If a star is 13000 light years away, doesn't that mean we are seeing 13000-year-old light? If it does, then does that mean when we discover a planet with dimming star light, we are seeing a planet that is 13000 years old? Are we seeing a 13k-year-old orbit?
In one word, yes. Anything and everything we see, we see the way it was a certain time ago—about 1.3 seconds for the Moon, about 13,000 years for your hypothetical planet. Like @Richyt pointed out, there is no way for information to travel faster than the speed of light.
Because any and all celestial objects gravitationally affect any and all others, orbits are not frozen in time and do “evolve.” If this planet is the only “major” thing gravitating around its star, its orbit will change very slowly, but there is still a change, which may or may not be noticeable in 13,000 years, depending on many factors such as the proximity of the planet to its star (the closer it is, the stronger relativistic orbital precession would be—e.g. it is 43″/century for Mercury, 8.6″/century for Venus, and 3.8″/century for the Earth [source for these latter two: https://arxiv.org/pdf/0802.0176.pdf).
To expand on the other answers a bit; if an alien on this exoplanet were to turn his super-powerful telescope in our direction and zoom in on Earth, he would see glaciers and ice-caps reaching down from the North pole to the Alps and bands of hunter-gatherers chasing caribou along the edges of the ice-sheets. Scan about a bit and he might notice some strangely ordered vegetation in the region around Mesopotamia as some of them experimented with agriculture...
Yes and no.
If we are asking if the light has traveled 13,000 years from that planet to our eyes, then yes.
However, if we imply that the light is 13,000 years old in relation to now, the it's not so simple, because the way we look at these things usually presupposes a concept of simultaneity which we are used to, but does not really exist.
According to Einstein's special theory of relativity, it is impossible to say in an absolute sense that two distinct events occur at the same time if those events are separated in space.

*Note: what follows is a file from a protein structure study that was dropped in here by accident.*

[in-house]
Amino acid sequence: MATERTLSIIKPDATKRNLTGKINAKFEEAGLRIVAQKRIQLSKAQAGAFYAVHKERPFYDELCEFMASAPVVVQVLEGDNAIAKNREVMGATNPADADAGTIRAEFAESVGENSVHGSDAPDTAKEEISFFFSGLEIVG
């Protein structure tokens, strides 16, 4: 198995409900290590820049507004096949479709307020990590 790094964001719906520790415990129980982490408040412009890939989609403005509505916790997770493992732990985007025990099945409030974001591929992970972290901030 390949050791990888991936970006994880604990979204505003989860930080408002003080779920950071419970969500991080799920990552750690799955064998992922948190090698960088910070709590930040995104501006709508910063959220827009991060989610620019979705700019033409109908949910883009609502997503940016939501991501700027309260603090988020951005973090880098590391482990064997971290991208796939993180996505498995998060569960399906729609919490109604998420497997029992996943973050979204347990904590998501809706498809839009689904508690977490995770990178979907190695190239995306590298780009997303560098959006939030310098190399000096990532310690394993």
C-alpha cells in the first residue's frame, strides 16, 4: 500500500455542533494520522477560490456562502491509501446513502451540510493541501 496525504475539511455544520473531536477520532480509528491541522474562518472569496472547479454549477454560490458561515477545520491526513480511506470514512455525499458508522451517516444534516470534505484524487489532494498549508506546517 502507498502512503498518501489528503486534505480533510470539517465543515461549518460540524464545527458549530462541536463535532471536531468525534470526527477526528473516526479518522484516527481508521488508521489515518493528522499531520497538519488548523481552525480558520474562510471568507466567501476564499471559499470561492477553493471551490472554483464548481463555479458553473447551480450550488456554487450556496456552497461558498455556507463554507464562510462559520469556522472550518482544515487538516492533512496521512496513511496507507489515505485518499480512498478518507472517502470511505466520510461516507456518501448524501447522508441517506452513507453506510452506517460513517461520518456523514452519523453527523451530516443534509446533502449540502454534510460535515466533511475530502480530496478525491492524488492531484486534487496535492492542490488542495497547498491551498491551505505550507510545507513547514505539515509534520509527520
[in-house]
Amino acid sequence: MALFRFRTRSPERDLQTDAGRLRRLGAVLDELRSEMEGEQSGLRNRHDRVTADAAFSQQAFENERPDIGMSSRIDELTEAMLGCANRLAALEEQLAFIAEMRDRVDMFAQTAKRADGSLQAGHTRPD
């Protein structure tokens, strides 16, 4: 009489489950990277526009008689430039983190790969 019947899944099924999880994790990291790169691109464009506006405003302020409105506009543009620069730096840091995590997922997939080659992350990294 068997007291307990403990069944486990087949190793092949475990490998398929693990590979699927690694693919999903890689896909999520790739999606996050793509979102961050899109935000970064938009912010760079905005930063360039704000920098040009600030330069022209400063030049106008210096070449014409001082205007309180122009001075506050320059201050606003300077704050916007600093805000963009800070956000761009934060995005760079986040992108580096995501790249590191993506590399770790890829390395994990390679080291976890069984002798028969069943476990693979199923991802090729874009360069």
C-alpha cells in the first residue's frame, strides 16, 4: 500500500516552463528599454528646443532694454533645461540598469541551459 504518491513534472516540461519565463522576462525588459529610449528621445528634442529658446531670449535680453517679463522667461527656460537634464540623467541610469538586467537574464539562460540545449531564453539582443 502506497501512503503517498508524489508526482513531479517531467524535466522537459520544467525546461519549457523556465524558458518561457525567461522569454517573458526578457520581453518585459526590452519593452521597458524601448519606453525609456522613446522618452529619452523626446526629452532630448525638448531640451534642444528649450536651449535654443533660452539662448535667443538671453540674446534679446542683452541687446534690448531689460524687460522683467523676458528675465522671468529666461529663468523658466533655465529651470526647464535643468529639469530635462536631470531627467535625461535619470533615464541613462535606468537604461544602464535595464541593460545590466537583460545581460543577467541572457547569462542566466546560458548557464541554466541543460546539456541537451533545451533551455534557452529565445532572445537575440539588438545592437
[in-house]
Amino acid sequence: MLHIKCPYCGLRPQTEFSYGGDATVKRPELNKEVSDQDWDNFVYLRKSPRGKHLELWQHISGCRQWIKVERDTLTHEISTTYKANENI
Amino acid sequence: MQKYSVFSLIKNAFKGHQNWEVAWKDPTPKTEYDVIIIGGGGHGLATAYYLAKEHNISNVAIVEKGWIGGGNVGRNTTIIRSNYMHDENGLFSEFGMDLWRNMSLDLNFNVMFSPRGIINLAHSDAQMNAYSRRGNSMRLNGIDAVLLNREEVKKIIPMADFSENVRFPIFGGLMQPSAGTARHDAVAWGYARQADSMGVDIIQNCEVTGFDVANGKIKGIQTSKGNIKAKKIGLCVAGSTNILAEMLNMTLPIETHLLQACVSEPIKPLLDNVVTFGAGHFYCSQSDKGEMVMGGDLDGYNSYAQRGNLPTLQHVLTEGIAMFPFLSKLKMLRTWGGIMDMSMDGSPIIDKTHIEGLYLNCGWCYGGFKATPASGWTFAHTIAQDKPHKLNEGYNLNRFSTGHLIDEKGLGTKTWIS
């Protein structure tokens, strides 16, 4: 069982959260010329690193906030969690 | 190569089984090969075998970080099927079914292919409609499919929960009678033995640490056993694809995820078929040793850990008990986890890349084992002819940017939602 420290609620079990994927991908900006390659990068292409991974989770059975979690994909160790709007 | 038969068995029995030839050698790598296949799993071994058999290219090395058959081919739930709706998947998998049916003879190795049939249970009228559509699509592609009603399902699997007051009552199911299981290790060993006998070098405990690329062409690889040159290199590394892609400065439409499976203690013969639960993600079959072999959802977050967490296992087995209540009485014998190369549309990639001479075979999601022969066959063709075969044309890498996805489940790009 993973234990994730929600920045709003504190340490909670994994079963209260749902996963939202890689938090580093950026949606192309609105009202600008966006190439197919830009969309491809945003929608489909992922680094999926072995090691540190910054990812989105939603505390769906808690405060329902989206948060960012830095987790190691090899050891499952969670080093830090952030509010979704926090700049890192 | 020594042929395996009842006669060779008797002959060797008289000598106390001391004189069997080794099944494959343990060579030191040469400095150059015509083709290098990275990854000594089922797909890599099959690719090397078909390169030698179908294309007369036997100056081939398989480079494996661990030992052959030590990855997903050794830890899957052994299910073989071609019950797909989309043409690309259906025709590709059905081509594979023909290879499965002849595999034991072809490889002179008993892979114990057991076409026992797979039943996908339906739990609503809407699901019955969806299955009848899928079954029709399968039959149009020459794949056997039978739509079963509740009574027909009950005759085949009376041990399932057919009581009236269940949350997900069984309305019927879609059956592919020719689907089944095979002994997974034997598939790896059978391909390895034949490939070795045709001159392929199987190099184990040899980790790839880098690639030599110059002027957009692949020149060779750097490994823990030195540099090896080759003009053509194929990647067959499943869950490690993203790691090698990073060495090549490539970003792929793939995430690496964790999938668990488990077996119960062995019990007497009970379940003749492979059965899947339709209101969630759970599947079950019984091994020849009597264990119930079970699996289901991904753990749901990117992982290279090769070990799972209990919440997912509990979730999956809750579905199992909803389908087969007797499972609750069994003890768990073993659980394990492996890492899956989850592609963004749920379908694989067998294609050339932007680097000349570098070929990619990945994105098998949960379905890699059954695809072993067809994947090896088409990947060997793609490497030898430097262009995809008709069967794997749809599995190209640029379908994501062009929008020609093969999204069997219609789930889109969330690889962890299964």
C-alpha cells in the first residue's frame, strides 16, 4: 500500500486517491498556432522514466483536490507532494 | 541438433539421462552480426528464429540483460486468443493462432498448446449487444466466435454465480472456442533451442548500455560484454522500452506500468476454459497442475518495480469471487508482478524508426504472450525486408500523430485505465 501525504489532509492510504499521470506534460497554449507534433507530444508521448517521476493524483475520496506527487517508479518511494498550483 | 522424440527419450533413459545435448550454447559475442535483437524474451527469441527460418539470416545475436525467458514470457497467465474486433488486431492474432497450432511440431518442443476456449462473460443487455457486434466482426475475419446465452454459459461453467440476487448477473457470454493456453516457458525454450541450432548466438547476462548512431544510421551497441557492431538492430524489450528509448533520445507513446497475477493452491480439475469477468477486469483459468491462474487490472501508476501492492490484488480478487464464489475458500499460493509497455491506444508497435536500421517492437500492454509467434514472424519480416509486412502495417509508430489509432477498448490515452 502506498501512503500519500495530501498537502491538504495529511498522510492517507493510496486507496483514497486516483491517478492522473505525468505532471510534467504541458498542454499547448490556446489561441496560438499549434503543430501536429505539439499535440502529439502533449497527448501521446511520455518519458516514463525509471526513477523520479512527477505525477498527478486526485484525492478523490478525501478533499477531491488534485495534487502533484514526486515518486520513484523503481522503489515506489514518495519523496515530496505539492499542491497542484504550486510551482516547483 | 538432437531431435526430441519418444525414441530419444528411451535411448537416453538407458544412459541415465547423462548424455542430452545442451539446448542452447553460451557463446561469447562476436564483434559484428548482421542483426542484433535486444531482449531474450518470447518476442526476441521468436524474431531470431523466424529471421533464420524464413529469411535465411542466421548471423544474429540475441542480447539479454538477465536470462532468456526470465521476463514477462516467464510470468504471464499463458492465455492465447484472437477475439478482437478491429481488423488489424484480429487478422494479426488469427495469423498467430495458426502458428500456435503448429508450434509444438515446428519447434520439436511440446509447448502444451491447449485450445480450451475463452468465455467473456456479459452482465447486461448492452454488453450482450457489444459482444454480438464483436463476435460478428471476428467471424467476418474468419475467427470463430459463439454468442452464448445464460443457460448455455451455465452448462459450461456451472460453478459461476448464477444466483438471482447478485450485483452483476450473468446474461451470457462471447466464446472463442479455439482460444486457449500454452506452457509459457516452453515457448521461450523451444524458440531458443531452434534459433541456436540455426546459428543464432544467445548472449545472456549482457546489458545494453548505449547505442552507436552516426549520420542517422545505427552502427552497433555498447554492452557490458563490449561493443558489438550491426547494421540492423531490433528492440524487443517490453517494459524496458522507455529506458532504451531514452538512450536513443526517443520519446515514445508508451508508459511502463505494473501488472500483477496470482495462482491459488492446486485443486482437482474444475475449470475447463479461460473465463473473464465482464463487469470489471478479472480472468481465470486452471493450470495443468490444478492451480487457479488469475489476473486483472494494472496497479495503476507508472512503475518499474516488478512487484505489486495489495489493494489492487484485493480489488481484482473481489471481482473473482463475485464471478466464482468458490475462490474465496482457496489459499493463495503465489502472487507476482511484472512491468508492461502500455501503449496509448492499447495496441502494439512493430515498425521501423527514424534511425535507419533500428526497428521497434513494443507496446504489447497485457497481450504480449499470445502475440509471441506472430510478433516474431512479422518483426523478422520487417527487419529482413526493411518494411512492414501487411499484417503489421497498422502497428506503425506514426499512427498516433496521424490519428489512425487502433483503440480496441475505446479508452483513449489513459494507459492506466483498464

If systems move with different speeds, the concept of simultaneity does not make sense any more because observers in these systems do not see things happen in the same way. For example, they will measure different time period between two super novae.
Considering this, we have to accept that the light might have traveled 13,000 light years from the distant star, but observers on the distant planet may not have experienced the same 13,000 years since then like we did.
As far as I can see, yes you would be. There is no way to know what is happening there now, as The theory of relativity would not allow for the propagation of information at faster (or slower, as light travels at the speed of light) than the speed of light, thus 13000 years in this case.
Yes, but only because it is within our galaxy.
For objects which are outside our galaxy, which are not gravitationally bound to us, it is not necessarily true. There are a few twists.
Gravitational lensing is one. Light does not need to take a direct route to reach us. Massive objects will bend light around them. Sometimes this behaves like a lens to sharpen the image, very useful. This can also cause optical illusions such as an Einstein cross making a single image appear four times. Lensing increases the distance light has to travel which can result in the distance traveled (and thus the time) being greater than the straight line distance.
One dramatic illustration of this is the extra-galactic Refsdal Supernova which was predicted to appear in the sky. How? Because they saw it already. The supernova was spotted in Nov 2014. Scientists calculated due to lensing it would reappear sometime in late 2015, and it did in December 2015. Veritasium has a good video on Gravitational Lensing and this prediction.
But that only added a few years, possibly a few decades, to an already multi-billion year journey. What matters far more is redshift. Because the universe is expanding, galaxies are generally moving away from each other. The further away from us, the faster its moving away. The furthest objects are moving away at greater than the speed of light meaning we will never see nor interact with them; what we can still see is the "observable universe".
Distant galaxies are essentially on a conveyor belt moving away from us at a significant fraction of the speed of light. Light from very, very distant galaxies takes much, much longer to reach us than the event. The Refsdal Supernova is 9 billion years old, yet it is 14 billion light-years away. This would seem to mean light is traveling faster than the speed of light, how did it cover 14 billion light-years in 9 billion years?
That's because in those 9 billion years the supernova's galaxy and our own have moved away from each other by over 5 billion light-years. Or more properly, more than 5 billion light-years of space has been added between us and the supernova.
This is how, despite the universe being estimated to be about 13.8 billion years old, we can theoretically see out to about 45 billion light-years. Light from the "edge" started traveling towards us 13.8 billion years ago when everything was much closer together, but the expanding universe caused it to take 13.8 billion years to reach us. Now, due to expansion, those objects are 45 billion light-years away. That 45 billion radius sphere is the Observable Universe.
This does not affect objects within our galaxy because we are gravitationally bound together. As the universe expands, our galaxy does not; gravity holds it together.